Precautions to prevent seafood poisoning may be needed.
Insect- and Arthropod-Borne Diseases
African trypanosomiasis, chikungunya, dengue, leishmaniasis, onchocerciasis, Rift Valley fever, Rocky Mountain spotted fever, tick-bite fever, West Nile virus, Zika may pose a risk. Personal protective measures are important.
Other Disease and Health Risks
The material below includes information from the U.S. Department of State (DOS), U.K. Foreign & Commonwealth Office (FCO), Global Affairs Canada (GAC), and Australia's Department of Foreign Affairs and Trade (DFAT), as well as from additional open-source material. Standard safety precautions that apply to all international travel can be found in the Library article Safety and Security.
Consular Travel Advice
Due to ongoing security concerns, Australia (DFAT) advises reconsidering travel (or avoiding nonessential travel) to Casamance Region (except the towns of Cap Skiring and Ziguinchor and the main roads between them). U.S. (DOS), U.K. (FCO), and Canada (GAC) have no current warnings.
Risk of attack by transnational terrorist groups exists throughout the country, especially in areas bordering Mali and Mauritania. Targets may include domestic and international organizations and businesses; public places and events, including those frequented by tourists; and transportation systems.
Risk of violent crime (armed robbery and home invasion) and petty crime exists throughout the country, especially in Dakar (particularly in areas surrounding the Place de l'Independence, Petite Corniche, Corniche d' Ouest, and at Leopold Senghor International Airport) and in other cities.
Scams involving ATMs, credit cards, and false identity (such as criminals posing as prearranged drivers at Leopold Sedar Senghor International Airport) have been reported.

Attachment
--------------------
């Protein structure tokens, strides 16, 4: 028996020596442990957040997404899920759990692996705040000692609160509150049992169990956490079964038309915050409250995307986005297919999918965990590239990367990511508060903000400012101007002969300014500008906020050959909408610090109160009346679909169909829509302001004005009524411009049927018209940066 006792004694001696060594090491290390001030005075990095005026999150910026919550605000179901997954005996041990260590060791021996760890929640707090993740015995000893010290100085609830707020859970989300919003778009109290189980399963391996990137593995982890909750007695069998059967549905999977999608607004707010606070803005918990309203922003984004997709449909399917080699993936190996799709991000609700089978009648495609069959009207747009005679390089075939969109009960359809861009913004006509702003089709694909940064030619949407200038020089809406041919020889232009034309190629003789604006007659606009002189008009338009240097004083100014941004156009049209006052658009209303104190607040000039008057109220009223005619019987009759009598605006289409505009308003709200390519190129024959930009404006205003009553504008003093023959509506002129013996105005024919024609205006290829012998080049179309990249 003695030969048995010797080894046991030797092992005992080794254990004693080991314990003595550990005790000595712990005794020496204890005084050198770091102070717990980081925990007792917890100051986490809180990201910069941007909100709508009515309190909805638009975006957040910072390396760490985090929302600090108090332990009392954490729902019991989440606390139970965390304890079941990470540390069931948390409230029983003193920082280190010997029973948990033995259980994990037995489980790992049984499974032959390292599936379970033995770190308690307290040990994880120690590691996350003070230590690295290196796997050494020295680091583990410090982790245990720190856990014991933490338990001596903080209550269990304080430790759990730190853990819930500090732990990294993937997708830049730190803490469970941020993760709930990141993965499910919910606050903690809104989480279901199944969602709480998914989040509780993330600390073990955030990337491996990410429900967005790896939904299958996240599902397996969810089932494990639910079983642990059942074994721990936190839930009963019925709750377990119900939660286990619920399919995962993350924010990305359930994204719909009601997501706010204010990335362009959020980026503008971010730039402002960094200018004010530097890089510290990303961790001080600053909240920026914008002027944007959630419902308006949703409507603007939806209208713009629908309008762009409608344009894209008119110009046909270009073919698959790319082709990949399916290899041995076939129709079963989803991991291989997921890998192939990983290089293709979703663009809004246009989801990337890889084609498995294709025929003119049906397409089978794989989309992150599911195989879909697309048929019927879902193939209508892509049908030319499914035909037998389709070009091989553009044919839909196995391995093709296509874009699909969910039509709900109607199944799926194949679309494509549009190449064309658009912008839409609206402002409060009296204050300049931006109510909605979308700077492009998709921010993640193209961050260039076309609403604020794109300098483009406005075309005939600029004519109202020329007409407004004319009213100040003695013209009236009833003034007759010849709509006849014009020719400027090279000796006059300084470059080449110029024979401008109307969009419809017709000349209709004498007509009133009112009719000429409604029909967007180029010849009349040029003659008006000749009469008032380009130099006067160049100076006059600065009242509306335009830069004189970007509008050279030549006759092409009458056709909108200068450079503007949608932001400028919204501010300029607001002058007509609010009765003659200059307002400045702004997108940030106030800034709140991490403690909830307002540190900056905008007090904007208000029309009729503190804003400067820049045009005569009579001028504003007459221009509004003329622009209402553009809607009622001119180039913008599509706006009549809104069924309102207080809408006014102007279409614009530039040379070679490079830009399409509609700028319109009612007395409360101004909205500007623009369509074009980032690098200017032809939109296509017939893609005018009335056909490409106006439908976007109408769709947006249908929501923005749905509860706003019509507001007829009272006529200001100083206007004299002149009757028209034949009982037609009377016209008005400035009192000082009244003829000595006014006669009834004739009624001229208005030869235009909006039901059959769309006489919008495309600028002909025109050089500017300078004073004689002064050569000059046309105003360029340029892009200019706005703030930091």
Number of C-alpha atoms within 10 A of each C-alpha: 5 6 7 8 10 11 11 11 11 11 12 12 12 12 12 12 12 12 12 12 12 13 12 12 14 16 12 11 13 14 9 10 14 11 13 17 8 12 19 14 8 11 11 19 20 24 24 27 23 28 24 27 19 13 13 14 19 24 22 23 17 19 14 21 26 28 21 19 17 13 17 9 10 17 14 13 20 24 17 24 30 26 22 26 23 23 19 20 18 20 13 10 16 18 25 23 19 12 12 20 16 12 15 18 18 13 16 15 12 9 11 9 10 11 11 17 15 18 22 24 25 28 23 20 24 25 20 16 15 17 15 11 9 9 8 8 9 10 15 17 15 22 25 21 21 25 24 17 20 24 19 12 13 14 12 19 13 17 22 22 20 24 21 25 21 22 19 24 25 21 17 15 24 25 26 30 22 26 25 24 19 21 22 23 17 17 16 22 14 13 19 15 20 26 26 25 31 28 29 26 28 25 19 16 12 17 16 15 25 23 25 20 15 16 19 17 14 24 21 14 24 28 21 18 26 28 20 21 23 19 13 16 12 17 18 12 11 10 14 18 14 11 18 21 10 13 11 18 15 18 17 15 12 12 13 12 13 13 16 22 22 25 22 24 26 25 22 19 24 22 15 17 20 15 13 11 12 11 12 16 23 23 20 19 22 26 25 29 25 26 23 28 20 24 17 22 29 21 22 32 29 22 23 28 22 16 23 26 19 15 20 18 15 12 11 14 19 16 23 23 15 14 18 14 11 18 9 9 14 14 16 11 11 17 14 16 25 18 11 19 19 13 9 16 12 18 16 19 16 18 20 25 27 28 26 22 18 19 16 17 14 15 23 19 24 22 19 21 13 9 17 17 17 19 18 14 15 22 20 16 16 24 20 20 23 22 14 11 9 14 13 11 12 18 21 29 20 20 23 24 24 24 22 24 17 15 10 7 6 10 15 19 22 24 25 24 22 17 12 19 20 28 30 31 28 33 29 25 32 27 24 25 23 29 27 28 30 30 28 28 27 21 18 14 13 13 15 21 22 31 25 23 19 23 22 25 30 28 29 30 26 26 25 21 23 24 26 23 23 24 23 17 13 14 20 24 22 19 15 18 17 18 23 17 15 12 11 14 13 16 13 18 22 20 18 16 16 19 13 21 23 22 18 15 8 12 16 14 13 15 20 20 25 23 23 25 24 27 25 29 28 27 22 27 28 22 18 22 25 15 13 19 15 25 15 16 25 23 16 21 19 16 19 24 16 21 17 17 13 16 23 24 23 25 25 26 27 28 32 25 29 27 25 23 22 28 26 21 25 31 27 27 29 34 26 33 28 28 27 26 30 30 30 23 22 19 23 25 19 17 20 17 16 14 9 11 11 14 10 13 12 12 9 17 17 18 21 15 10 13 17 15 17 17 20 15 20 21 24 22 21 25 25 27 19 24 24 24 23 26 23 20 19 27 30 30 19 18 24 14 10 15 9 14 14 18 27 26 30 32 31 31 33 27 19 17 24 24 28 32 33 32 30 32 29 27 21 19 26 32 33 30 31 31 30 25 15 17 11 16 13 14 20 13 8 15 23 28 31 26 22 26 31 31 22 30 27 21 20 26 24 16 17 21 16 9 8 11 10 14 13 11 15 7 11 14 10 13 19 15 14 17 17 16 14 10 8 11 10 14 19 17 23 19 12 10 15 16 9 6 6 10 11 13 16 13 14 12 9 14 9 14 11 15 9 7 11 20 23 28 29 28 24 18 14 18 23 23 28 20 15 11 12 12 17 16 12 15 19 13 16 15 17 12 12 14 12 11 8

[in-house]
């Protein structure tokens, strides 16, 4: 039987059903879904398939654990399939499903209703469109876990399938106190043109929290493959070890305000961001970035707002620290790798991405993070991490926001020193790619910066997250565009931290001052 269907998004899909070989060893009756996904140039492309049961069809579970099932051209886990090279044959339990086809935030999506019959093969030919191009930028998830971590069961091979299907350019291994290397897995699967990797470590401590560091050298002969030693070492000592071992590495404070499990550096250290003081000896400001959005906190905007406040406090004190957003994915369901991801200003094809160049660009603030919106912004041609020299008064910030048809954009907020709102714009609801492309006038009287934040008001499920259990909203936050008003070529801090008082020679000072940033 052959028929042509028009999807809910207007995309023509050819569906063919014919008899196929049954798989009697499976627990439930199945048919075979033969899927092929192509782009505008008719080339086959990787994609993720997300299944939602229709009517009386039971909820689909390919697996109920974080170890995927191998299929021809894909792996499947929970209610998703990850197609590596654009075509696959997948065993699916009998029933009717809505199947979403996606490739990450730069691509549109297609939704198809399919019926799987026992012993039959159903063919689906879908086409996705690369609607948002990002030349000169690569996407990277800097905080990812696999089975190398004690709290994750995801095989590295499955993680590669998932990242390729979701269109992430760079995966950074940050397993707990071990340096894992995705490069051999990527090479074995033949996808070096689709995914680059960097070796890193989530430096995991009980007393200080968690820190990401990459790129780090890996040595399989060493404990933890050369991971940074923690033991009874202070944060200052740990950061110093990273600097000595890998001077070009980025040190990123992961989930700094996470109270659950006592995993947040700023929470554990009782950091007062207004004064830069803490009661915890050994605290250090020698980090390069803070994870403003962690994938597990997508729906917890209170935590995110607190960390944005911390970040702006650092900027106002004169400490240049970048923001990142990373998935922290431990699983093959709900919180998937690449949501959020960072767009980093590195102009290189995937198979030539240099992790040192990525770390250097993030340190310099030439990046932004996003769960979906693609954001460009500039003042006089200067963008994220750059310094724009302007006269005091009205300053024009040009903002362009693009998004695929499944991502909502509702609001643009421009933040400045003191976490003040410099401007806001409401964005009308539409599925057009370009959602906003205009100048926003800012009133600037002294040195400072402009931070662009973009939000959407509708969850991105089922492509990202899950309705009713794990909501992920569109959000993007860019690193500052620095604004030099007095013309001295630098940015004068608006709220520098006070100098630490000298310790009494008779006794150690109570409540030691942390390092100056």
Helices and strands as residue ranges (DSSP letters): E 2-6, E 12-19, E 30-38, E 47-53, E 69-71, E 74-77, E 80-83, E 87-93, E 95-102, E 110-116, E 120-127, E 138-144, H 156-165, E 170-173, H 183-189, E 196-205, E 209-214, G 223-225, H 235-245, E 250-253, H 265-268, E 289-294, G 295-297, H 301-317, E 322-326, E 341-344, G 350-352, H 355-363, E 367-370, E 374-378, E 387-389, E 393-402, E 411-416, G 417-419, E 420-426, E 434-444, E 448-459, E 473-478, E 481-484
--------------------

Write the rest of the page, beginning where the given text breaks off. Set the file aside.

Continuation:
Protests and demonstrations frequently occur throughout the country and have the potential to turn violent without warning. Bystanders are at risk of harm from violence or from the response by authorities.
Armed conflict occurs, a dangerous security environment exists, and landmines and other unexploded ordnance are present in Ziguinchor Region (historically known as the Basse Casamance Region).
Rent water sports equipment from reputable operators. Scuba dive only with personnel certified by PADI or NAUI, and use equipment only from PADI- or NAUI-certified dive operators.
Significant risk of traffic-related injury or death exists. The road-traffic death rate is greater than 24 per 100,000 population, the highest risk category. Carefully assess the safety of transportation options before any road travel. Speed laws are poorly enforced. Driving at night is not advised. Seek local advice before traveling on roads outside urban areas after dark.
Traffic flows on the right-hand side of the road. Travelers (including drivers and pedestrians) accustomed to traffic moving on the opposite side should be vigilant when navigating traffic.
Road-traffic collisions can lead to violent confrontations.
Public buses, rail services, taxis, and mototaxis do not meet international safety standards (due to unsafe vehicles, poor maintenance, and hazardous driving).
Many taxis are unsafe. Use taxis from official ranks or dispatched via smart phone app or radio from a reputable company and ascertain the license or identification number of the dispatched vehicle.
The rainy season is from July through September. Floods, mudslides, and landslides may occur.
Selected Embassies or Consulates in Senegal
- United States: [+221] 33-879-4000; sn.usembassy.gov
- Canada: [+221] 33-889-4700; senegal.gc.ca
- United Kingdom: [+221] 33-823-7392; www.gov.uk/world/organisations/british-embassy-dakar
- Australia: Australia does not have an embassy or consulate in Senegal.
Senegal's Embassies or Consulates in Selected Countries
- In the U.S.: ambasenegal-us.org
- In Canada: ambsencanada.org
- In the U.K.: [+44] 020-7938-4048
- In Australia: [+61] 03-9348-0466
HIV testing is not required to obtain a tourist, work, or residence visa.